Tag Archives: Voter Purge Project

Ohio Battles to Protect the Vote

Columbus        Twenty-five people made their way into the Vanderelli Room in Columbus.  The art, performance, and all-around community space in the Franklinton neighborhood of the city near downtown had been offered to TrustVote and the Columbus Free Press as the venue for a matinee meeting entitled “Protect Your Vote.”  The overstuffed diner-style benches that bordered the seating space were the popular first choice of the crowd, pushing later comers into the doughnut hole left in front of the stage.

Meeting Preparation

The crowd knew what they were doing, even if they didn’t know the room.  These were veterans of decades of voting rights wars in Ohio fought at the state and county level certainly, but peppered with battle scars from election commission meetings and in the precincts themselves.  Sometimes the stories revolved around ballot access whether with the Green Party or in the Democratic lists with John Kerry in the state or even the 2004 debacle with Bush.  Lawyers, old League of Women Voters veterans, election security experts, poll watchers, door knockers, and others were there to pull their chairs closer to see what the 2020 fight might involve.  This wasn’t about Trump.  This was about how to get the voters through the barriers presented by the politicians, and then how to actually get the votes counted.  This was tech talk with the old school.

Steve Tingley-Hock and I were invited to talk about our partnership between his database expertise and management with the Ohio Voter Project that had combined with ACORN and Labor Neighbor Research & Training Center to create the Voter Purge Project.  I gave the big picture on the range of our work, the links to our website, and the problems with accessing lists and bringing the states to heel with the data and fieldwork.  Steve told the story of his successful efforts in Ohio to restore 40,000 voters by removing them from the purge list.  We took a dozen questions and collected interest and volunteers.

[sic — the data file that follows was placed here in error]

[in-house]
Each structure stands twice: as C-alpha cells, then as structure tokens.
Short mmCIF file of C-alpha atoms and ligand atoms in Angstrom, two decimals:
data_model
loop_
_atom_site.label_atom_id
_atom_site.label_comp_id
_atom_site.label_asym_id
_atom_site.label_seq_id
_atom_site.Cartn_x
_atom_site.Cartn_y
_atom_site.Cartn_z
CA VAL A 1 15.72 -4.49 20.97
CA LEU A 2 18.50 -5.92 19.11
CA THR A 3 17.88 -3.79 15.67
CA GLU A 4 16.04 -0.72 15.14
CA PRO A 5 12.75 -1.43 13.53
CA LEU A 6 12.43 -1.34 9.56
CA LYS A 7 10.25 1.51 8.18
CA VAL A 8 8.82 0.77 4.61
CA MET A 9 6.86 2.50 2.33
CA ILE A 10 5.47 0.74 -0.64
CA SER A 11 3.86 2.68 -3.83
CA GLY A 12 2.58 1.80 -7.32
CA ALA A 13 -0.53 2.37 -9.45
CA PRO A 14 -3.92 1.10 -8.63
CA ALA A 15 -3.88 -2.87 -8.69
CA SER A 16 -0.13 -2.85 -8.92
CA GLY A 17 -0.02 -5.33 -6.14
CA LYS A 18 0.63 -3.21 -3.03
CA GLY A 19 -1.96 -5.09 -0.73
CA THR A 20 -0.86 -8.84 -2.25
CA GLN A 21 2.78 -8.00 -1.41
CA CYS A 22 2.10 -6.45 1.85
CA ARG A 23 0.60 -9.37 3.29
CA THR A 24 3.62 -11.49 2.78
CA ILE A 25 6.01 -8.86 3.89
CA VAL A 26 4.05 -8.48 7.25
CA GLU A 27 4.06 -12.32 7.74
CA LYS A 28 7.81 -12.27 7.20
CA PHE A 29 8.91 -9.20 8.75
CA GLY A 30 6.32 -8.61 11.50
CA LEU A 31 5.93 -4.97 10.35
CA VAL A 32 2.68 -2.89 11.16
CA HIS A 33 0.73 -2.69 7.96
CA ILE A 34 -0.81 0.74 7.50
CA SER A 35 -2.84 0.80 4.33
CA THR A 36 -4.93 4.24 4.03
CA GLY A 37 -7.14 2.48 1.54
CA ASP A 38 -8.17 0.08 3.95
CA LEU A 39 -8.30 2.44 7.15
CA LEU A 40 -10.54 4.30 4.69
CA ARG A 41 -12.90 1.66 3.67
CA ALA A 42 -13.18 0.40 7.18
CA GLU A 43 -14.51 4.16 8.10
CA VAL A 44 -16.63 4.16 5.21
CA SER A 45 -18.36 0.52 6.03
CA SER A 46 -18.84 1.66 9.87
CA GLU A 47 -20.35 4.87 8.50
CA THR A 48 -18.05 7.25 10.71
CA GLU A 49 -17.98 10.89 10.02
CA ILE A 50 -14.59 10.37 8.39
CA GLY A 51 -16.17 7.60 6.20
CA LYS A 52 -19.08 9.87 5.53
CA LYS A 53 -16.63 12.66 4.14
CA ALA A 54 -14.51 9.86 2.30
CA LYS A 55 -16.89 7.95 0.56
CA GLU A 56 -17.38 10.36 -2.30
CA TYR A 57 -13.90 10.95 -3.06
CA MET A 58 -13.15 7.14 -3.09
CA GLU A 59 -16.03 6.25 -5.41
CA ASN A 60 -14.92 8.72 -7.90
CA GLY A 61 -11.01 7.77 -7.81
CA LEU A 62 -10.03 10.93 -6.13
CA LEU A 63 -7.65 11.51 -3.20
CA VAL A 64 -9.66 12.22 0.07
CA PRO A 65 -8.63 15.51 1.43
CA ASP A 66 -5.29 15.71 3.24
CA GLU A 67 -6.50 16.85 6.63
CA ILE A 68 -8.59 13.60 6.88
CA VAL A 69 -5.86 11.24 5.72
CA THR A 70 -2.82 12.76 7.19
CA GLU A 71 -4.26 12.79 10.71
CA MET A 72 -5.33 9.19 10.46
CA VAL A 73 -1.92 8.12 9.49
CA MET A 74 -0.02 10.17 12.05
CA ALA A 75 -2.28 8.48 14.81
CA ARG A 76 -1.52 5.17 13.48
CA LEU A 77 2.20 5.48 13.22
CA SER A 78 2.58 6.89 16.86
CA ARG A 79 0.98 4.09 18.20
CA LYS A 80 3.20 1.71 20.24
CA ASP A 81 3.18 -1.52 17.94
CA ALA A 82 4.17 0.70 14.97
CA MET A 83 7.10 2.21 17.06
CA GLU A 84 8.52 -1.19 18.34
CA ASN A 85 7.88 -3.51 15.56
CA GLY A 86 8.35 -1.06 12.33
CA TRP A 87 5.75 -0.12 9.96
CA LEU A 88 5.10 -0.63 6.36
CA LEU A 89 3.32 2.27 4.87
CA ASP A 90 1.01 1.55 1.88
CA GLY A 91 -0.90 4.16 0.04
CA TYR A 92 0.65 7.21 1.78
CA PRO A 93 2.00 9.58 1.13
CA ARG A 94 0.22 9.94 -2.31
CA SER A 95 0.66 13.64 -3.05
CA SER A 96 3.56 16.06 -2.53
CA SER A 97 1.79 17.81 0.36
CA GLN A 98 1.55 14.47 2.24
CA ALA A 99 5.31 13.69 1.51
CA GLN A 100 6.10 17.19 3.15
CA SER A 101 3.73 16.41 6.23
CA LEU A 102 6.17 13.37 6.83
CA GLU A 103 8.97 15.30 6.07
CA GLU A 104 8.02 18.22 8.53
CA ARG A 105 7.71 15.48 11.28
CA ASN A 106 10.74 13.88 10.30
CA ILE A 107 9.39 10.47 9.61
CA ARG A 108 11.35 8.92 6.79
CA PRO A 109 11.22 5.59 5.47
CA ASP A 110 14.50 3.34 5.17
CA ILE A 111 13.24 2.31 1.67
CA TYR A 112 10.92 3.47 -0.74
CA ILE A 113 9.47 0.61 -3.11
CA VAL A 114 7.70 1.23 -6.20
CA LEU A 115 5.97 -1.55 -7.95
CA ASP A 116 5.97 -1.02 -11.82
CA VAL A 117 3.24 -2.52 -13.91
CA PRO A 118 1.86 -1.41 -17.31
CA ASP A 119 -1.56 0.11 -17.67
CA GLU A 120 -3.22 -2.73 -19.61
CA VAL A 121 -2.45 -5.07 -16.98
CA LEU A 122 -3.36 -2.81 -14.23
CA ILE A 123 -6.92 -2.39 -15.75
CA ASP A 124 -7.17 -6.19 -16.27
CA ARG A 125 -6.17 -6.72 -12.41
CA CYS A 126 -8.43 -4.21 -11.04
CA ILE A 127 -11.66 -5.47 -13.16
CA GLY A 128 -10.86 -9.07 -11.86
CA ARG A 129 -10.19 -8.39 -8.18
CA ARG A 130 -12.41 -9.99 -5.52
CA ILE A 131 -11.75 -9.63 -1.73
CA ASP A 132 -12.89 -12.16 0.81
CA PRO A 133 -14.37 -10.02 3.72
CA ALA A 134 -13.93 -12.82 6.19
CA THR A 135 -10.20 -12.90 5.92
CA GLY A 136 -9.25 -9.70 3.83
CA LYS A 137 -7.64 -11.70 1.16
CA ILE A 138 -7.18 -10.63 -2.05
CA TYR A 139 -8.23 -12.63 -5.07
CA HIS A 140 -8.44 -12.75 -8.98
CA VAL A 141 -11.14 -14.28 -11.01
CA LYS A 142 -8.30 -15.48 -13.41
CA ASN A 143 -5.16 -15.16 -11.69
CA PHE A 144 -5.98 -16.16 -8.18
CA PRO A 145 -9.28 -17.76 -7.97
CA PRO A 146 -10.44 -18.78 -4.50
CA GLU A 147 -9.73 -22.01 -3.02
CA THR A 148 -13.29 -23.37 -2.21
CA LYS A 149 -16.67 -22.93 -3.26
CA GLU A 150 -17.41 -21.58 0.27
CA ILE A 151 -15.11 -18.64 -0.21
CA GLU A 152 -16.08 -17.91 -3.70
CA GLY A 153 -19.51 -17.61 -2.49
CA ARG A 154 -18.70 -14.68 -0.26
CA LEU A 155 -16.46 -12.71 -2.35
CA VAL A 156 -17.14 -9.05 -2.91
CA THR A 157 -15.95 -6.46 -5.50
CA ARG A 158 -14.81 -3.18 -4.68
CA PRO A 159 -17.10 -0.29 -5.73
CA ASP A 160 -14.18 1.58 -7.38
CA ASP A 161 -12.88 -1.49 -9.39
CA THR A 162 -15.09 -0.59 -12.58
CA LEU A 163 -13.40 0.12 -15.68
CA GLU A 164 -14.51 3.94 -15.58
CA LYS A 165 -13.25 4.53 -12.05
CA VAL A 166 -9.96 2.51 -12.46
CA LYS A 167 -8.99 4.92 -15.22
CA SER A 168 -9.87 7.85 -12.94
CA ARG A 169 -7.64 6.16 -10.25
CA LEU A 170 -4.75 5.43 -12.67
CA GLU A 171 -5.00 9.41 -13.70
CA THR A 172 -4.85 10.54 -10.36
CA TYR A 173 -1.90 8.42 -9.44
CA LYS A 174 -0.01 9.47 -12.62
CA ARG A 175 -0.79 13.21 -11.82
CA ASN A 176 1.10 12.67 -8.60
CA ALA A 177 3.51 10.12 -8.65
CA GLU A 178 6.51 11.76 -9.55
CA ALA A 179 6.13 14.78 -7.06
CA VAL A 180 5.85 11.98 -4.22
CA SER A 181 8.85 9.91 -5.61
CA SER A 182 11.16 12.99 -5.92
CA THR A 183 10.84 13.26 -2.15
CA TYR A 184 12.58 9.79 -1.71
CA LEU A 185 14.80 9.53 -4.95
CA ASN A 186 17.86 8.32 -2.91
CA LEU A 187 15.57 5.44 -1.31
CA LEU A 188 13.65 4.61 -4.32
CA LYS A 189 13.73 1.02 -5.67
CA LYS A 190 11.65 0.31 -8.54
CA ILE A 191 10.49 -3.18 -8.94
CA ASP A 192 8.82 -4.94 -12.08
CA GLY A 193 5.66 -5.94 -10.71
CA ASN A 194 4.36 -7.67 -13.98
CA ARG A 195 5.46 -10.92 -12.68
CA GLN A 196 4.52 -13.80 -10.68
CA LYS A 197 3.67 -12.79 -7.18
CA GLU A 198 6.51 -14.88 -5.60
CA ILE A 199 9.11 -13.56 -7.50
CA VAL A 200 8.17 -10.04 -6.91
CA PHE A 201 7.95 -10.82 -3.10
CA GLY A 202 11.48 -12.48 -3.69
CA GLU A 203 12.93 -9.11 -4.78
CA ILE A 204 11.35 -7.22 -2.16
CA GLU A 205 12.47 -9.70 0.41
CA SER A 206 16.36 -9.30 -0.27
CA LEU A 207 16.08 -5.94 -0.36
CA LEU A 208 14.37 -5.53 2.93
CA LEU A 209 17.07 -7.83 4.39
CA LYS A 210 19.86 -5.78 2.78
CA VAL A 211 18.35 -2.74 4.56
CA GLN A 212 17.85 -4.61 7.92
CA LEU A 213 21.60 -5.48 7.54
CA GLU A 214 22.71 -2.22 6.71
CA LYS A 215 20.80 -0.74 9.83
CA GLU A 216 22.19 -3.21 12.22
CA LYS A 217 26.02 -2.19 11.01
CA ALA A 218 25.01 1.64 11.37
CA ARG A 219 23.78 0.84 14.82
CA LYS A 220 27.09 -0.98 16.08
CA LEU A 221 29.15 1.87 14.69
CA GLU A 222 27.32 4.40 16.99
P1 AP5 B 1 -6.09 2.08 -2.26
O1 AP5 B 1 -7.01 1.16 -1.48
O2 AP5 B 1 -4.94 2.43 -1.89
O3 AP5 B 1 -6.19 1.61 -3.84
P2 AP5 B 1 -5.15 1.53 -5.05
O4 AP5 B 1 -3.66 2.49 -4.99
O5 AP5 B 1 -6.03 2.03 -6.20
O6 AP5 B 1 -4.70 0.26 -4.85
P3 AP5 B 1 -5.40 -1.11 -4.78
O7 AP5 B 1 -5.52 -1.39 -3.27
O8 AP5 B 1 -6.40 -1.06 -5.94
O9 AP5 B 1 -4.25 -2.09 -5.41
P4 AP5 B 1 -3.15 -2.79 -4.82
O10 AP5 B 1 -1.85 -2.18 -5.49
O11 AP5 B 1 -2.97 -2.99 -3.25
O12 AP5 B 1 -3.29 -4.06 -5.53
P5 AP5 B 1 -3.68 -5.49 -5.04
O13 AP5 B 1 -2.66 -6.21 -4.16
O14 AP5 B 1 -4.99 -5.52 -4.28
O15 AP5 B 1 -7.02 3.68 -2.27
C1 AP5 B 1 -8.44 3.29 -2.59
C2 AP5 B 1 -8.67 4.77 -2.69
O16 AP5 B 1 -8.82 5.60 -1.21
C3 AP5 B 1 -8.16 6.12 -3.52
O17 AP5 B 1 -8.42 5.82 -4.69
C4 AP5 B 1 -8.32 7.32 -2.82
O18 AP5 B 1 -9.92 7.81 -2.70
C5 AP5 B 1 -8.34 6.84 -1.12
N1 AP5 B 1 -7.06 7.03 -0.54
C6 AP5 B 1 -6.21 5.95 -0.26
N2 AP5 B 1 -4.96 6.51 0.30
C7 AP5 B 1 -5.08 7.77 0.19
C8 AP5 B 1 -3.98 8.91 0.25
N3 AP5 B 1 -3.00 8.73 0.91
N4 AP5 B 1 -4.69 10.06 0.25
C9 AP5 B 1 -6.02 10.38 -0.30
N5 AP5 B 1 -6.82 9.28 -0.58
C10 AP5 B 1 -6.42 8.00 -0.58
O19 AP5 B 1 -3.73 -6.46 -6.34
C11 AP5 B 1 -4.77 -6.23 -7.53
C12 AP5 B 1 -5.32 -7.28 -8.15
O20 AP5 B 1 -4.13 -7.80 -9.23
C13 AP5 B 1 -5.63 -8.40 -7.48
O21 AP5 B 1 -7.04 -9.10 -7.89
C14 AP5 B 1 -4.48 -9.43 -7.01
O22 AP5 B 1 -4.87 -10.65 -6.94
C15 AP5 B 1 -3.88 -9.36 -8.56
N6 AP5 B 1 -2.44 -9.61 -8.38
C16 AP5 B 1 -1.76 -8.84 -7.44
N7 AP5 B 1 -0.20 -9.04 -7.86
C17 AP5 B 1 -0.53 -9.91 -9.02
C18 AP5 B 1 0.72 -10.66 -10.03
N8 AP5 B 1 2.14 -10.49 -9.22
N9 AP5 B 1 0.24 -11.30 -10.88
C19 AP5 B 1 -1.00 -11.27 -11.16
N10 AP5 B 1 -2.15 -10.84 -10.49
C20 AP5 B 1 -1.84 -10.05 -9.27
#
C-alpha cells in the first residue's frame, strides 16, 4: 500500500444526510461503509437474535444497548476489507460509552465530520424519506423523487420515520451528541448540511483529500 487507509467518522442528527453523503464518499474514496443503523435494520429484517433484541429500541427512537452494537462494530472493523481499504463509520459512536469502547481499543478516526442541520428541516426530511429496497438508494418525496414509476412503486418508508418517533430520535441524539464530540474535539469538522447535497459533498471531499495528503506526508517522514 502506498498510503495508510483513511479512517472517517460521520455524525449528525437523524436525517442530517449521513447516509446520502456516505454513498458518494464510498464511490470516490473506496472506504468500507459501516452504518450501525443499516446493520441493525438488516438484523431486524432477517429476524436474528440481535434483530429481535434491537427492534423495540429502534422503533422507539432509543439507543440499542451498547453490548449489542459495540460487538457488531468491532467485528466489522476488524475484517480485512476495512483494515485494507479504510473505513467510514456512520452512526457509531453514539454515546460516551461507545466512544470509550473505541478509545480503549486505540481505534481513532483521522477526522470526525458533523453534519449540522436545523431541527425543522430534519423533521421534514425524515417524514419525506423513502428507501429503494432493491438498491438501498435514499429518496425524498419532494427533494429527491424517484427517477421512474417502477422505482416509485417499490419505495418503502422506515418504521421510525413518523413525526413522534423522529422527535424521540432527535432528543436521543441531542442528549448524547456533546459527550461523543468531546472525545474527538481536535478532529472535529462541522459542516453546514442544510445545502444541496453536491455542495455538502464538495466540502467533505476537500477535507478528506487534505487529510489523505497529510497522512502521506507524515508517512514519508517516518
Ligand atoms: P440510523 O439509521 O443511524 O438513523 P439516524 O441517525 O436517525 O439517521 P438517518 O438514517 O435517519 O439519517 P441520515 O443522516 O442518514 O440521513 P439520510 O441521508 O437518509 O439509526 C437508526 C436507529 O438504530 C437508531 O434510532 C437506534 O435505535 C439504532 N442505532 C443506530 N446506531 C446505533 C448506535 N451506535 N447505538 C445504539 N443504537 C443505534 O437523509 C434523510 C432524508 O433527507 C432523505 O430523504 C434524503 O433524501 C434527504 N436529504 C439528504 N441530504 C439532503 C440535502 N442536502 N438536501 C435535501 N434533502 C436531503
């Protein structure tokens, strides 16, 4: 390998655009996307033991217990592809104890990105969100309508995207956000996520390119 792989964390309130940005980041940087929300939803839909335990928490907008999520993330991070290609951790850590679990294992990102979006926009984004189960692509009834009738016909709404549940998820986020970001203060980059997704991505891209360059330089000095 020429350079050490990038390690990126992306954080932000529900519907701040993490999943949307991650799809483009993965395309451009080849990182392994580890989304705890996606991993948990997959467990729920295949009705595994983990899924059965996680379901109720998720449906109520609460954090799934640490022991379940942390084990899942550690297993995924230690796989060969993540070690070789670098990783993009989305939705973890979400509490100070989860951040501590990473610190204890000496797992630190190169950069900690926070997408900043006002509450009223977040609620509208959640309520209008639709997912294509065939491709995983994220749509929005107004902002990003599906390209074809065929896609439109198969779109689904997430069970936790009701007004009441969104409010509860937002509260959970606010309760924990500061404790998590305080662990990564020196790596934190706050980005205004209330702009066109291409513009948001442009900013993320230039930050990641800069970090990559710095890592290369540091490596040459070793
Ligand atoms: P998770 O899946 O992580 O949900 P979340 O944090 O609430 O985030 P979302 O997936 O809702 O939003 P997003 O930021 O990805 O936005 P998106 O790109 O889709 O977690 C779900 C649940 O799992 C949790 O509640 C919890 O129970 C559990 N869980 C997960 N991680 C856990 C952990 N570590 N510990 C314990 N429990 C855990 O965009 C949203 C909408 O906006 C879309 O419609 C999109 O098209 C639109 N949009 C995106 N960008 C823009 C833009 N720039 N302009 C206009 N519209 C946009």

Bob Fitrakis Speaking & Steven Tingley-Houk Getting Ready

Bob Fitrakis, an attorney, detailed what needed to be done to protect voting access and Suzanne Patzer, the organizer pulling the pieces together, recruited volunteers to help, while getting all the trains to run on time and to the right station.  There was extensive discussion of the Ohio voting machines and the type of records they produced, or didn’t produce, the technical details were described, and the level of privatization of the entire system was derided. John Brakey of AUDIT-USA, a Tuscon, Arizona-based voting rights and transparency advocate and investigator, came to the meeting via Zoom, which after some trial and error, worked better than many of the voting machines he was describing along with his concern about whether or not the machines competently protected and saved ballot images of a voter’s preference.  This was all heady stuff, and the crowd was enthralled.

This was a serious business crowd.  We also heard how Ohio absentee ballots could be manufactured to swing an election with a fake signature and the last four digits of a social security number.  We heard about 10,000 absentee ballots that may have never been counted in Lake County, the moral being, don’t vote that way up there or maybe absentee anywhere.  A security whiz told us how in the Ohio system if you could hack into the machine in any precinct, you could control the whole election.

In Ohio, preparing for an election is akin to getting ready for Armageddon.  They’ve been there, and they are spreading the word.